Our population’s living conditions have improved significantly. Per capita income has gone from a little more than $100 in 1975 to more than $1,200 today. The economy has registered continued growth since independence – on average about 7 percent annually. All our children attend school – the schooling rate is 96 percent. It is worth mentioning that there is parity in school attendance between boys and girls, something that is rare in Africa. Adult illiteracy was reduced from more than 60 percent in 1975 to 25 percent in the year 2000. Key health indicators – such as our life expectancy of about 70 years and our under-five infant mortality of about 28 per thousand – are the best on the continent. In the recent 2003 UNDP Human Development Report, Cape Verde ranks third among sub-Saharan African countries.
Cape Verde is preparing itself to face globalization and the newly emergent world economy. Its rapid and profound transformations require leaders who are able to build a vision of the future and capable of mobilizing their people and of re-thinking the strategic paths that must be pursued.
We cannot not afford to be passive and as such have chosen a proactive approach that is dynamic and that allows us to identify and take advantage of the opportunities of globalization. In fact, we have no other choice. Ever since its discovery by Portuguese colonizers, Cape Verde has been a country open to the world, and its weak resource base and small domestic market demand that it continue to be so in the future.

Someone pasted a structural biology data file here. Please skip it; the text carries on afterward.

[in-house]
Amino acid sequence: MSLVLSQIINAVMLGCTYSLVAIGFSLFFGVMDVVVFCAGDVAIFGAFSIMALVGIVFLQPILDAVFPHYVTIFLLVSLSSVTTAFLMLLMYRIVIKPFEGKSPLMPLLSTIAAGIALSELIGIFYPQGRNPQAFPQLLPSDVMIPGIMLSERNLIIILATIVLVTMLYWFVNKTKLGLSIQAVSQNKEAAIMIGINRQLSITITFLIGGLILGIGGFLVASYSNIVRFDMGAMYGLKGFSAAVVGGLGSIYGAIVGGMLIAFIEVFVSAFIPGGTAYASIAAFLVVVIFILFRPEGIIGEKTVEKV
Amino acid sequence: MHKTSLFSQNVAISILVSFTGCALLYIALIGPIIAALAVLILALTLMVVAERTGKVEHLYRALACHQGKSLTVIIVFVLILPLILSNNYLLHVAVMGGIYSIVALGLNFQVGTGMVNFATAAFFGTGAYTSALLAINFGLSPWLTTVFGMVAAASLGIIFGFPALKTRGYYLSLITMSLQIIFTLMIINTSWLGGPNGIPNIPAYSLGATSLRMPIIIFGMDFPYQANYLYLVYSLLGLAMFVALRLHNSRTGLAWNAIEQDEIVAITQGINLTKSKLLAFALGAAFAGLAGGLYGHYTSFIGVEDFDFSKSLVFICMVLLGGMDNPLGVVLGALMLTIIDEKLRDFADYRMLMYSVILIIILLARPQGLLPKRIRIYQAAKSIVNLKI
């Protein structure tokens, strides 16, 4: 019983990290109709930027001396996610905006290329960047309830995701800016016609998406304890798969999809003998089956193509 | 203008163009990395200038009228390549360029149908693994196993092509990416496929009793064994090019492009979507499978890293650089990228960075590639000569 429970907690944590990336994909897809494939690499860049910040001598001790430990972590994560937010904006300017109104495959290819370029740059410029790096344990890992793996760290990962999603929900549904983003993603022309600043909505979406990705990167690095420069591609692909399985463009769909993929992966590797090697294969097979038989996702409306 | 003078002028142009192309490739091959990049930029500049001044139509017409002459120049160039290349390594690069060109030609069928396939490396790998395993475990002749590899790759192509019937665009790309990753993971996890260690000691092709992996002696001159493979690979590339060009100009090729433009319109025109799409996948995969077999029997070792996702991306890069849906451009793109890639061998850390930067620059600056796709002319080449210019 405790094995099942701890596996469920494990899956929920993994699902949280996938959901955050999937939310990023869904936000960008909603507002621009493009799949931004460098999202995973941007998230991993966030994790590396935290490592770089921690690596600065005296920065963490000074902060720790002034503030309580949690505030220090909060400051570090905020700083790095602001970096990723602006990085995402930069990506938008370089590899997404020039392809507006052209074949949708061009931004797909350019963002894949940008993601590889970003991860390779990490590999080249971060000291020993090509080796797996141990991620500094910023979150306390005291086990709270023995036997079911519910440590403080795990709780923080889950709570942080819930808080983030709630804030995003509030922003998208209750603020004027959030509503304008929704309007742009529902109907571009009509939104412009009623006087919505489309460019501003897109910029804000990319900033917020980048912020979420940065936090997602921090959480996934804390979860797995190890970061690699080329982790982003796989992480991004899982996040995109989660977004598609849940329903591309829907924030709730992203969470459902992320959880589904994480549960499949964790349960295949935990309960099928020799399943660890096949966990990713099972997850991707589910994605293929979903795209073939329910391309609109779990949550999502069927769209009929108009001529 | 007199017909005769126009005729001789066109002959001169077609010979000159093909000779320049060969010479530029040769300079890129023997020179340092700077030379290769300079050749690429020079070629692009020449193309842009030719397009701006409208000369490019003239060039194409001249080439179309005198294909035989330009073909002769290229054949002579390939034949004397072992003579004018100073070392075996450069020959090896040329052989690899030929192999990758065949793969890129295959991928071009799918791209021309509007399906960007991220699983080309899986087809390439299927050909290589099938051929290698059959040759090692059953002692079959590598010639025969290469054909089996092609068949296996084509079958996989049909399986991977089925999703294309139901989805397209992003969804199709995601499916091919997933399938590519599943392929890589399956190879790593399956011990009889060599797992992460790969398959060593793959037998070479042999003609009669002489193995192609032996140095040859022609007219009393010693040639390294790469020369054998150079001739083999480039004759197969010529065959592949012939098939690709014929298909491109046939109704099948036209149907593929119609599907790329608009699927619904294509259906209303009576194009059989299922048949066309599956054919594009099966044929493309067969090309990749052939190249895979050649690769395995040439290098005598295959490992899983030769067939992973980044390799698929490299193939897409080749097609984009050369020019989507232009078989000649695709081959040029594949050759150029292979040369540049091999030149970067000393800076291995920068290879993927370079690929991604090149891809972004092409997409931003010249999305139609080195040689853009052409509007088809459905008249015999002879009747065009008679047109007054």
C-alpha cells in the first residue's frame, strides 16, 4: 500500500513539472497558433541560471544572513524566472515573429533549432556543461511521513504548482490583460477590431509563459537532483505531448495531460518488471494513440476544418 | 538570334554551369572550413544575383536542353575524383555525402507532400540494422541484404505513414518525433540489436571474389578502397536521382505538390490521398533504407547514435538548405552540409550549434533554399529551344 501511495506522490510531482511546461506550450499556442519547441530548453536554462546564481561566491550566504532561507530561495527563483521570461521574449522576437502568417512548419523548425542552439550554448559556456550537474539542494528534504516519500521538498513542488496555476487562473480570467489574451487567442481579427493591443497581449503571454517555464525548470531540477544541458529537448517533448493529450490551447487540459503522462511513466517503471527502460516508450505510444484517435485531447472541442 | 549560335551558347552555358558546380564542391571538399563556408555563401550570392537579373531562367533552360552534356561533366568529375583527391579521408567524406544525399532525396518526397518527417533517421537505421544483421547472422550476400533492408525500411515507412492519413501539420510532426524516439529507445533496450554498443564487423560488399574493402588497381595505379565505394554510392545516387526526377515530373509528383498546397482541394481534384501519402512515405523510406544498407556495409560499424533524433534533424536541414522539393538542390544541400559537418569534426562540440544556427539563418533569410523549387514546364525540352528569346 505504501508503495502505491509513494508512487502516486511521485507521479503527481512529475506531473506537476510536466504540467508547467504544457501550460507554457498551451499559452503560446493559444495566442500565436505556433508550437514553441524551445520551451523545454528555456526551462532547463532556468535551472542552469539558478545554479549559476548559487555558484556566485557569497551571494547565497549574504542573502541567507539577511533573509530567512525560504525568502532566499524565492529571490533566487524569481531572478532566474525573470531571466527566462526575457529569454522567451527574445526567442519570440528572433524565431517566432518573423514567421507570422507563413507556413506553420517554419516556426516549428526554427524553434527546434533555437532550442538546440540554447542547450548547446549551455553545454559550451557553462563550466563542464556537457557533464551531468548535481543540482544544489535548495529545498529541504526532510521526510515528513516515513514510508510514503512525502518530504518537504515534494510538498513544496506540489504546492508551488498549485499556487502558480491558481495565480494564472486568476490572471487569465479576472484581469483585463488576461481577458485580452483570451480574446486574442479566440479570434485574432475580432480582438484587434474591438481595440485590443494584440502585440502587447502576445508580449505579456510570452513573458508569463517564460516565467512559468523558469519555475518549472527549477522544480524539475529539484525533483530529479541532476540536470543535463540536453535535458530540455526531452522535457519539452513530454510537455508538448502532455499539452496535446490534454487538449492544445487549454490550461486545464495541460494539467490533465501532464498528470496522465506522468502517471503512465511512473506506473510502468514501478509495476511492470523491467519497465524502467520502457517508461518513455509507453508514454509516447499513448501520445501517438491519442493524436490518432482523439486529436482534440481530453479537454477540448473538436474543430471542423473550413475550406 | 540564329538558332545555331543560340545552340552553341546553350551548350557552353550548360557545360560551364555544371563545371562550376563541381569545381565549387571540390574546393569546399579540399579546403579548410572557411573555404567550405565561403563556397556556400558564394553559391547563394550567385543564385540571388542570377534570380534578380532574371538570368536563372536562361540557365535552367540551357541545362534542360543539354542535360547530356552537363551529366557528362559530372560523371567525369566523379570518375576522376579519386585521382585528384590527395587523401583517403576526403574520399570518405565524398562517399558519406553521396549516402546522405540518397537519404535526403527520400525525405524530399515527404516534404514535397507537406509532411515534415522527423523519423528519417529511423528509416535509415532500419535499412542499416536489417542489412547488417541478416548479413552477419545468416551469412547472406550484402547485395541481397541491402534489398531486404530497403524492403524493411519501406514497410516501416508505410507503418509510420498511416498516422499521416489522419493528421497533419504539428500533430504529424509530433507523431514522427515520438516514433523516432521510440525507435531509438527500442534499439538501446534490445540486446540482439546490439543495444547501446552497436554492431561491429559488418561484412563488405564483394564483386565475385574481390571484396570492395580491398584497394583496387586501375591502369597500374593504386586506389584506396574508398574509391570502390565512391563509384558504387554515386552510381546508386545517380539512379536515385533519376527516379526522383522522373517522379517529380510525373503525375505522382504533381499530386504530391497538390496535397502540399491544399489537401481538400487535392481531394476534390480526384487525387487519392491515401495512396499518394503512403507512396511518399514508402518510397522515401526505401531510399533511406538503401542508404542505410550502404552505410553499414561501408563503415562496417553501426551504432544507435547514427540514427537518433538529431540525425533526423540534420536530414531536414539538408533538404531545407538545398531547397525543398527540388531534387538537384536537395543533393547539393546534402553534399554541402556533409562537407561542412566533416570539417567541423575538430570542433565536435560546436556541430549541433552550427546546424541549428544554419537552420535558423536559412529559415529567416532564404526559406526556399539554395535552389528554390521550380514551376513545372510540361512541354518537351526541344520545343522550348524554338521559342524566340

Pursuing a participatory approach, that involves civil society and the private sector, we have outlined a shared vision and a long-term strategy that is based on consensus, and that will allow us to take advantage of the emerging global economy so that we may transform our economy and our society.
Good governance in Cape Verde has been recognized by both bilateral partners and international institutions such as the IMF and the World Bank.
Good governance requires that new African leaders place particular emphasis on the moral aspects of development. Managing the country with rigor, transparency and equity, promoting fair and just social policies, and improving the living conditions of all, are the values that we seek to abide by in Cape Verde.
In Cape Verde we often say that our people are the main resources that we have. Our capacity to transform the country will depend on the quality of our human resources. Therefore, investing in building the capacity of our people has been one of the top priorities in Cape Verde. A significant portion of public resources is allocated to the sectors of education, training, and health. Poverty reduction likewise factors at the center of our concerns.
In sum, in this global world, Cape Verde is following its own path in its effort to gradually build a country that is modern, competitive, socially balanced, and respectful of the environment. This is our national goal.
Ladies and Gentlemen,
To conclude my presentation, I will return to the initial question: What forms of new leadership does Africa require in the context of the emerging global world? I believe that Africa needs:
This is the course that Cape Verde is pursuing.